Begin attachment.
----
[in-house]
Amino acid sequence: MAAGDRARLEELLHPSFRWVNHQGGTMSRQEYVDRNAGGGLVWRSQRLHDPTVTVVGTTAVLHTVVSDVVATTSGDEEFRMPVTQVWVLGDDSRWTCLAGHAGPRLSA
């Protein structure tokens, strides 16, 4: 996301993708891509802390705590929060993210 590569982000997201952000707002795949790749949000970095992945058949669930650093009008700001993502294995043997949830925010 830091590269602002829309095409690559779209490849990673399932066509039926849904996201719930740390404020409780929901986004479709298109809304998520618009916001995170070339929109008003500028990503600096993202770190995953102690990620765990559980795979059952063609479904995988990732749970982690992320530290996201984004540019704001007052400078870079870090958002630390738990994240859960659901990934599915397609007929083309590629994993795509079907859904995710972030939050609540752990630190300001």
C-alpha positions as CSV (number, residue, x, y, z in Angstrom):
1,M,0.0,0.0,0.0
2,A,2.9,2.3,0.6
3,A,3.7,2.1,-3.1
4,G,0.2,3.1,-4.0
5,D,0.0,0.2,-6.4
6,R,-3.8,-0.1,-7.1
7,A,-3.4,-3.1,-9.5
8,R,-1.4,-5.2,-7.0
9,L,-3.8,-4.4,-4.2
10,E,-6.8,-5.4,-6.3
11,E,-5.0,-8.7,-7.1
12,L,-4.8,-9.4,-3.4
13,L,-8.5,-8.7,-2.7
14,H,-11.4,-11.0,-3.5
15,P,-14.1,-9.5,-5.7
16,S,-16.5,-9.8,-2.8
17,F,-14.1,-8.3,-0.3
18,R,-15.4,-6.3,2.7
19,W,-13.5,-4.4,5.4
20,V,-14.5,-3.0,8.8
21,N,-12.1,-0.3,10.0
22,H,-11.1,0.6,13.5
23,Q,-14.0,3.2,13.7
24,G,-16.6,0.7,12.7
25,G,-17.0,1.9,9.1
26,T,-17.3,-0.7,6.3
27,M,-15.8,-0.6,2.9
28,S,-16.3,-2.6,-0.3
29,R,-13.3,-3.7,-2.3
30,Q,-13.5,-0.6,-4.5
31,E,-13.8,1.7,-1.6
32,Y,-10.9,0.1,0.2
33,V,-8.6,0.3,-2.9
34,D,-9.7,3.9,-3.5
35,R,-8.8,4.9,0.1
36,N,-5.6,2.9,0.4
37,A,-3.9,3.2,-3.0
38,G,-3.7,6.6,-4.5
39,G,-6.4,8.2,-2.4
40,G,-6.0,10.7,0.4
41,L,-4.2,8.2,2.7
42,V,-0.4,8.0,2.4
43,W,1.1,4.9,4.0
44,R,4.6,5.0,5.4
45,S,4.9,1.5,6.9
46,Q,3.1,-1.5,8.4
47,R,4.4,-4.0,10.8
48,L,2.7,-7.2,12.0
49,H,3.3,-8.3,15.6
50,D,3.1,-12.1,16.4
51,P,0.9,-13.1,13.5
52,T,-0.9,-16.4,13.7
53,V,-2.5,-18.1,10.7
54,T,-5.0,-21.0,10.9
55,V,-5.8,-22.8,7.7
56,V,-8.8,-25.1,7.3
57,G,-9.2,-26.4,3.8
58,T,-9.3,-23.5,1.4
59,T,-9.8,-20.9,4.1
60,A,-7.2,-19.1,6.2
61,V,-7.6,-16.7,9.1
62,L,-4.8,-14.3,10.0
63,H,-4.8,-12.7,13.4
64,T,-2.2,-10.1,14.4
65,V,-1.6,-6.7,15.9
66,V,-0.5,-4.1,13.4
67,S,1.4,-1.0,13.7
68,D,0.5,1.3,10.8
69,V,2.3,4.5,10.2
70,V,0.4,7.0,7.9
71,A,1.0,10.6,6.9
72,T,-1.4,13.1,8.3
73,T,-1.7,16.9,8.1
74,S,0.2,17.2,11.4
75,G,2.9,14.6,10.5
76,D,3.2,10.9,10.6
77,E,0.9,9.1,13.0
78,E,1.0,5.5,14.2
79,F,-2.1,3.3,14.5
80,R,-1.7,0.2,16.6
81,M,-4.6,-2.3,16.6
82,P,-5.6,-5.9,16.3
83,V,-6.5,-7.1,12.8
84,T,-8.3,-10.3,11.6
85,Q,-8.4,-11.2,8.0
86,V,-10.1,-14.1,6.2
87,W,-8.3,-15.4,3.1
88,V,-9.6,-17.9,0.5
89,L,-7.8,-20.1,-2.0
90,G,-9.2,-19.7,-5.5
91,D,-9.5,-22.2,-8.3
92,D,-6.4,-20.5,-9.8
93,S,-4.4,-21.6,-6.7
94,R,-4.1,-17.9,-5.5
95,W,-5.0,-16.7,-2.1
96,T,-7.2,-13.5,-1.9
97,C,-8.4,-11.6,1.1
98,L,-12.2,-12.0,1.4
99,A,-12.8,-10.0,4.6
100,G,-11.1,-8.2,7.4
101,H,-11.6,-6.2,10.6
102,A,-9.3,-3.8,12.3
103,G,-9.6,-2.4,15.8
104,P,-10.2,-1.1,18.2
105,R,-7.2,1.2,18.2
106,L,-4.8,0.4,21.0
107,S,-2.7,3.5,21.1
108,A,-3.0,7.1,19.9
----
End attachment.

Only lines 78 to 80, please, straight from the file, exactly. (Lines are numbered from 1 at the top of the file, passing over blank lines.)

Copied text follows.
74,S,0.2,17.2,11.4
75,G,2.9,14.6,10.5
76,D,3.2,10.9,10.6